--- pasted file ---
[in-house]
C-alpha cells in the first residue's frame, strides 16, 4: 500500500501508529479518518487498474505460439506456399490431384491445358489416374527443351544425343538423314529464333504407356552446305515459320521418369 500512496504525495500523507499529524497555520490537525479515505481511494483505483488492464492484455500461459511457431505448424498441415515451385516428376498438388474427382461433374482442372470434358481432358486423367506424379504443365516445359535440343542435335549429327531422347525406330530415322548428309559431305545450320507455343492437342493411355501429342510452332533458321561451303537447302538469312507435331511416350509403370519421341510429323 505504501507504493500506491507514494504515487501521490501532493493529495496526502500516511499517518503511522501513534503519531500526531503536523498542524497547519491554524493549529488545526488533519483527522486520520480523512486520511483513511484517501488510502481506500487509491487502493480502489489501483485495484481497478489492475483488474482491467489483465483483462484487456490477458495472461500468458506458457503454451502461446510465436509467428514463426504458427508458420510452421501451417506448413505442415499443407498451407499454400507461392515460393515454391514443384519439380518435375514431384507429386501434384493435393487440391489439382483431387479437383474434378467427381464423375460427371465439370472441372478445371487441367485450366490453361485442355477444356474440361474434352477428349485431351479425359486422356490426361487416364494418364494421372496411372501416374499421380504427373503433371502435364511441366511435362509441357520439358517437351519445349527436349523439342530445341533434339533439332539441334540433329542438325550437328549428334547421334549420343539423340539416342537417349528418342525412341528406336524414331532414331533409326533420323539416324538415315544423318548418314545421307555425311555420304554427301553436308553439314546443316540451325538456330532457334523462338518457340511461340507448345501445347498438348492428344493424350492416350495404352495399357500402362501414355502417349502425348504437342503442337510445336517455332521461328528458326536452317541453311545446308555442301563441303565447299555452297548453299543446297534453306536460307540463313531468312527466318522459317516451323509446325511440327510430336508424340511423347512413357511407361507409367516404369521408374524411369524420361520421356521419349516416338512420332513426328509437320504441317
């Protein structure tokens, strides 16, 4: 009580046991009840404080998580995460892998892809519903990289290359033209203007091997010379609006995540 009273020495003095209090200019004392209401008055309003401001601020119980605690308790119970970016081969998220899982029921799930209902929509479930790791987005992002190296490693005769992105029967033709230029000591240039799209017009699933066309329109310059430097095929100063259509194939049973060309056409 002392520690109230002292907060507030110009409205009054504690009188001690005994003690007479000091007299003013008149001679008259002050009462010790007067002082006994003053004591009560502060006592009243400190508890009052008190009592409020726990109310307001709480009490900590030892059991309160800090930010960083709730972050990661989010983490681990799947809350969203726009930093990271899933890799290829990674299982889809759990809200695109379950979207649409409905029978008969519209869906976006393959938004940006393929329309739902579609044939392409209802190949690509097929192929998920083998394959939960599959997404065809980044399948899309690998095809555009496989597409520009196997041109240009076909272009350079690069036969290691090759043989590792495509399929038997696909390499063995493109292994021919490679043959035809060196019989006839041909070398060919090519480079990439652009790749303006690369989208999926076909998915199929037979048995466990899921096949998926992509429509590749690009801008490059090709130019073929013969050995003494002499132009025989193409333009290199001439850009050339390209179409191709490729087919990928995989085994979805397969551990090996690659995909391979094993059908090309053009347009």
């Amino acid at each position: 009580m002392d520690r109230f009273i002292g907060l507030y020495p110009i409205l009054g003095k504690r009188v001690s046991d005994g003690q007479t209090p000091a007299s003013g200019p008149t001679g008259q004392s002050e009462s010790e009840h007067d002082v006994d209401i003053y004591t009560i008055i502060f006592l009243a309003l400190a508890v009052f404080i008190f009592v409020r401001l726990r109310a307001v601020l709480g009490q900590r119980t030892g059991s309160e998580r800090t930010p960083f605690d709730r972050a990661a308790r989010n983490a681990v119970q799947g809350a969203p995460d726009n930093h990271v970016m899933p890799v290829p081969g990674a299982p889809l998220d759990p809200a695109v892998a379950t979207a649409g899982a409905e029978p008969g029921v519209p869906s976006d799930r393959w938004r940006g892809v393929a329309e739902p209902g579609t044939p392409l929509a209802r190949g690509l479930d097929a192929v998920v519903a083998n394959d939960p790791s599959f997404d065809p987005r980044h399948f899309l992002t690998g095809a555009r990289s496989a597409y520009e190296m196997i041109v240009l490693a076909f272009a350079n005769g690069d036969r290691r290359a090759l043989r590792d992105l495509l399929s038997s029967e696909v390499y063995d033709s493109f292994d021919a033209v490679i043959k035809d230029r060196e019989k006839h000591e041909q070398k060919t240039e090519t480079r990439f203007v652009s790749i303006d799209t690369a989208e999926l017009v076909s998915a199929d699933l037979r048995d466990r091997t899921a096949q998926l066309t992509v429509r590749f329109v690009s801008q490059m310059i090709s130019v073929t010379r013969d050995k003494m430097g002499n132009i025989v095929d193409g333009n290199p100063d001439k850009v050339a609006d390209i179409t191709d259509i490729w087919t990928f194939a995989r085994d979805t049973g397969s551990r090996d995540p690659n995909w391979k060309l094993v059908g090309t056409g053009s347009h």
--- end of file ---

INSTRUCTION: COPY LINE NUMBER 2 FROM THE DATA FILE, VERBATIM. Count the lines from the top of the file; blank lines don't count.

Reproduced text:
C-alpha cells in the first residue's frame, strides 16, 4: 500500500501508529479518518487498474505460439506456399490431384491445358489416374527443351544425343538423314529464333504407356552446305515459320521418369 500512496504525495500523507499529524497555520490537525479515505481511494483505483488492464492484455500461459511457431505448424498441415515451385516428376498438388474427382461433374482442372470434358481432358486423367506424379504443365516445359535440343542435335549429327531422347525406330530415322548428309559431305545450320507455343492437342493411355501429342510452332533458321561451303537447302538469312507435331511416350509403370519421341510429323 505504501507504493500506491507514494504515487501521490501532493493529495496526502500516511499517518503511522501513534503519531500526531503536523498542524497547519491554524493549529488545526488533519483527522486520520480523512486520511483513511484517501488510502481506500487509491487502493480502489489501483485495484481497478489492475483488474482491467489483465483483462484487456490477458495472461500468458506458457503454451502461446510465436509467428514463426504458427508458420510452421501451417506448413505442415499443407498451407499454400507461392515460393515454391514443384519439380518435375514431384507429386501434384493435393487440391489439382483431387479437383474434378467427381464423375460427371465439370472441372478445371487441367485450366490453361485442355477444356474440361474434352477428349485431351479425359486422356490426361487416364494418364494421372496411372501416374499421380504427373503433371502435364511441366511435362509441357520439358517437351519445349527436349523439342530445341533434339533439332539441334540433329542438325550437328549428334547421334549420343539423340539416342537417349528418342525412341528406336524414331532414331533409326533420323539416324538415315544423318548418314545421307555425311555420304554427301553436308553439314546443316540451325538456330532457334523462338518457340511461340507448345501445347498438348492428344493424350492416350495404352495399357500402362501414355502417349502425348504437342503442337510445336517455332521461328528458326536452317541453311545446308555442301563441303565447299555452297548453299543446297534453306536460307540463313531468312527466318522459317516451323509446325511440327510430336508424340511423347512413357511407361507409367516404369521408374524411369524420361520421356521419349516416338512420332513426328509437320504441317